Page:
The Potentially Unprecedented Punishment of Trump

An investigation by the Associated Press discloses no — zero — precedent in this state for what New York’s attorney general wants done to the 45th president.

Brendan McDermid-Pool/Getty Images
President Trump at New York State Supreme Court on November 6, 2023. Brendan McDermid-Pool/Getty Images

The extraordinary nature of the New York attorney general’s attempt to take away from President Trump the company he and his family built is well marked today by the Associated Press. Its review of “nearly 150 reported cases” of business fraud in New York since 1956 found that “nearly every previous time a company was taken away, victims and losses were key factors.” Yet even absent any victims or losses, Mr. Trump’s business could be “dissolved.”  

That’s what Attorney General Letitia James threatens. The outcome, though, would not only be unusual, but unprecedented.  Since New York enacted its law, per the AP, “it’s the only big business found that was threatened with a shutdown without a showing of obvious victims and major losses.” Gotham’s annals are rich in real estate wheelings and dealings, and it is no small thing to mount a search for a precedent and come up with a big zero.  

Stunning, actually. The AP’s research discloses that “businesses were taken over almost always as a last resort to stop a fraud in progress and protect potential victims.” They cite a “phony psychologist” and a “fake lawyer.” Here, though, Mr. Trump’s primary lender, Deutsche Bank, “never complained, and it’s unclear how much it lost, if anything.” Bank officials, under oath, couldn’t swear that Mr. Trump’s financial statements had any impact.

New York’s Executive Law 63(12) — that’s the one being used against Mr. Trump — requires only “repeated fraudulent or illegal acts” and not a showing of harm. Yet it appears as if that stipulation has been, as Shakespeare quipped, “more honored in the breach than the observance.” That is because the AP “found that victims and losses were factors when it came to deciding whether to take over a business.” Meaning, Mr. Trump would be an exception.

That’s something to keep in mind amid all the talk in the bien pensant salons about how no one is above the law. The question is: Why should Mr. Trump, or anyone, be below the law? We spoke to a real estate attorney, Adam Leitman Bailey. He has faced off with Mr. Trump in court — and, he tells us, bested Mr. Trump in a settlement. He calls the possibility of this punishment, though, a “travesty of justice” that “harms the fabric of our democracy.”

Mr. Leitman Bailey asserts that Executive Law 63(12) was “not made for this type of case. It is made for small-time criminals.” He surmises that Ms. James was motivated to pursue this path because she “hates Trump.” Mr. Leitman Bailey tells us that Ms. James eschewed charging Mr. Trump with a more conventional fraud statute because under 63(12) “You don’t need a victim or a showing of intent, or evidence of fraud. You just have to show up to win.”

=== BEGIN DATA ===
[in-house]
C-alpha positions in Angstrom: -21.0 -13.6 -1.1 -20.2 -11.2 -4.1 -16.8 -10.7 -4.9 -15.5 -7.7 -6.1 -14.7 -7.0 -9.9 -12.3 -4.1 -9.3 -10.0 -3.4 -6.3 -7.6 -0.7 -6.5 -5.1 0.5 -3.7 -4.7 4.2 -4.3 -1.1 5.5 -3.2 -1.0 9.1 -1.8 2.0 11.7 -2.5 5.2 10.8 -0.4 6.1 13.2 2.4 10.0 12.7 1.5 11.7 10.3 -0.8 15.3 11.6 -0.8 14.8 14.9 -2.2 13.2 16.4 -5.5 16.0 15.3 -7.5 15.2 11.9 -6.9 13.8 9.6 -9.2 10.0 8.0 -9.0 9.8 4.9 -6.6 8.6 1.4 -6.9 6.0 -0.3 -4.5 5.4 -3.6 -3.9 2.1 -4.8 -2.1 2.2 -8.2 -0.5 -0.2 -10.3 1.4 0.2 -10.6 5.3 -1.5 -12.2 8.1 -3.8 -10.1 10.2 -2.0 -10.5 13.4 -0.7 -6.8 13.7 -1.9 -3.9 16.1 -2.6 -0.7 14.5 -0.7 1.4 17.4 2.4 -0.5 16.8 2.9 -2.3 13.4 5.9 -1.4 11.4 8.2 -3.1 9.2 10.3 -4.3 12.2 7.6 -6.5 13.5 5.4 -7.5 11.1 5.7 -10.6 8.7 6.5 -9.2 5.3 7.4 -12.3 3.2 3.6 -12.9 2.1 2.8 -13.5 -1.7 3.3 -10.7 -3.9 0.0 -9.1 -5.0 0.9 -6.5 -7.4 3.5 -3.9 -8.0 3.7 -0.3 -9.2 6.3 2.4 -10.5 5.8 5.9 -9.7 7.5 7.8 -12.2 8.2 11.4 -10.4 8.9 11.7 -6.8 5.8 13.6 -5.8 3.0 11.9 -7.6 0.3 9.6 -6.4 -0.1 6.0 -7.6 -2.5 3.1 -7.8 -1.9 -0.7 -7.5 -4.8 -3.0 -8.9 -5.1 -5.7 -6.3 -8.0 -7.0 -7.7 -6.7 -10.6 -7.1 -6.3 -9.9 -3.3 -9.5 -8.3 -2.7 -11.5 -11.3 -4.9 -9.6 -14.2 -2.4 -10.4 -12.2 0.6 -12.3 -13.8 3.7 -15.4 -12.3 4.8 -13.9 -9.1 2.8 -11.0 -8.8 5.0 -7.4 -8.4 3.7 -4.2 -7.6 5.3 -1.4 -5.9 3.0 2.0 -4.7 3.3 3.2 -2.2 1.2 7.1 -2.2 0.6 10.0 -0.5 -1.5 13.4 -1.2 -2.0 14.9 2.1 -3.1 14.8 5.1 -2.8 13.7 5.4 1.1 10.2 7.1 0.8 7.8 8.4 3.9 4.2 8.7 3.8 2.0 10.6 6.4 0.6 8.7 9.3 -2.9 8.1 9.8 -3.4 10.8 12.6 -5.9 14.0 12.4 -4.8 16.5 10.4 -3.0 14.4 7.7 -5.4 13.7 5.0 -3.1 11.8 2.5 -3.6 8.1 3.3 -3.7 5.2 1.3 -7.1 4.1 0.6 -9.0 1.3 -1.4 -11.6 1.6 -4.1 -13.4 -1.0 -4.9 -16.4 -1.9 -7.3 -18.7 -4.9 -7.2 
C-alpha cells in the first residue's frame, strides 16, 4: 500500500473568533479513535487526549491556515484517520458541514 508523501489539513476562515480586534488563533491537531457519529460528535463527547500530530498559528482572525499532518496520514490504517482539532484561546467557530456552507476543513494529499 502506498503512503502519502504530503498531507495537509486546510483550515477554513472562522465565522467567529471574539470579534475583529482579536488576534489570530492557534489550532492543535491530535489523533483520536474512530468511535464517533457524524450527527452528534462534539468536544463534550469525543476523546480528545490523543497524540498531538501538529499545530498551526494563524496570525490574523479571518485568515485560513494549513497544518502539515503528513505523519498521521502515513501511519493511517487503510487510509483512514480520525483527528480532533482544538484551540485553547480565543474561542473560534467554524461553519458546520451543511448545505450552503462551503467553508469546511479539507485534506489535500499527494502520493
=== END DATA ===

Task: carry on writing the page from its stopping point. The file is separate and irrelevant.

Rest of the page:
Here, Mr. Leitman Bailey observes, “all money that was borrowed has been paid back” and “there have been no victims.” By choosing this statute, the attorney explains, Ms. James not only stacked the deck, she rigged the game. We wonder if this startling departure from precedent deters or drives the presiding judge, Arthur Engoron. He has promised a ruling by Wednesday. Mr. Trump’s antagonist, General James, seems in a hurry, too.

General James wants the 45th president to pay $370 million in damages and be banned from business in New York. She has suggested that an independent monitor be appointed to run the business that bears Mr. Trump’s name. We imagine that task is harder than it looks. It is worth recalling that federal prosecutors passed on this case, and that Ms. James pursued it as a civil one, meaning that the burden of proof was dramatically reduced. 

That choice means that by a mere “preponderance of the evidence” Mr. Trump could be stripped of his life’s work. All via summary judgment, by a single judge, before the trial even began. One legal sage, William Thomas, tells the AP that “those who want to see Donald Trump suffer by any means necessary risk ignoring the very commitment to a rule of law that they accuse him of flouting.” Why are the rest of us supposed to imagine that this is not political?

The New York Sun

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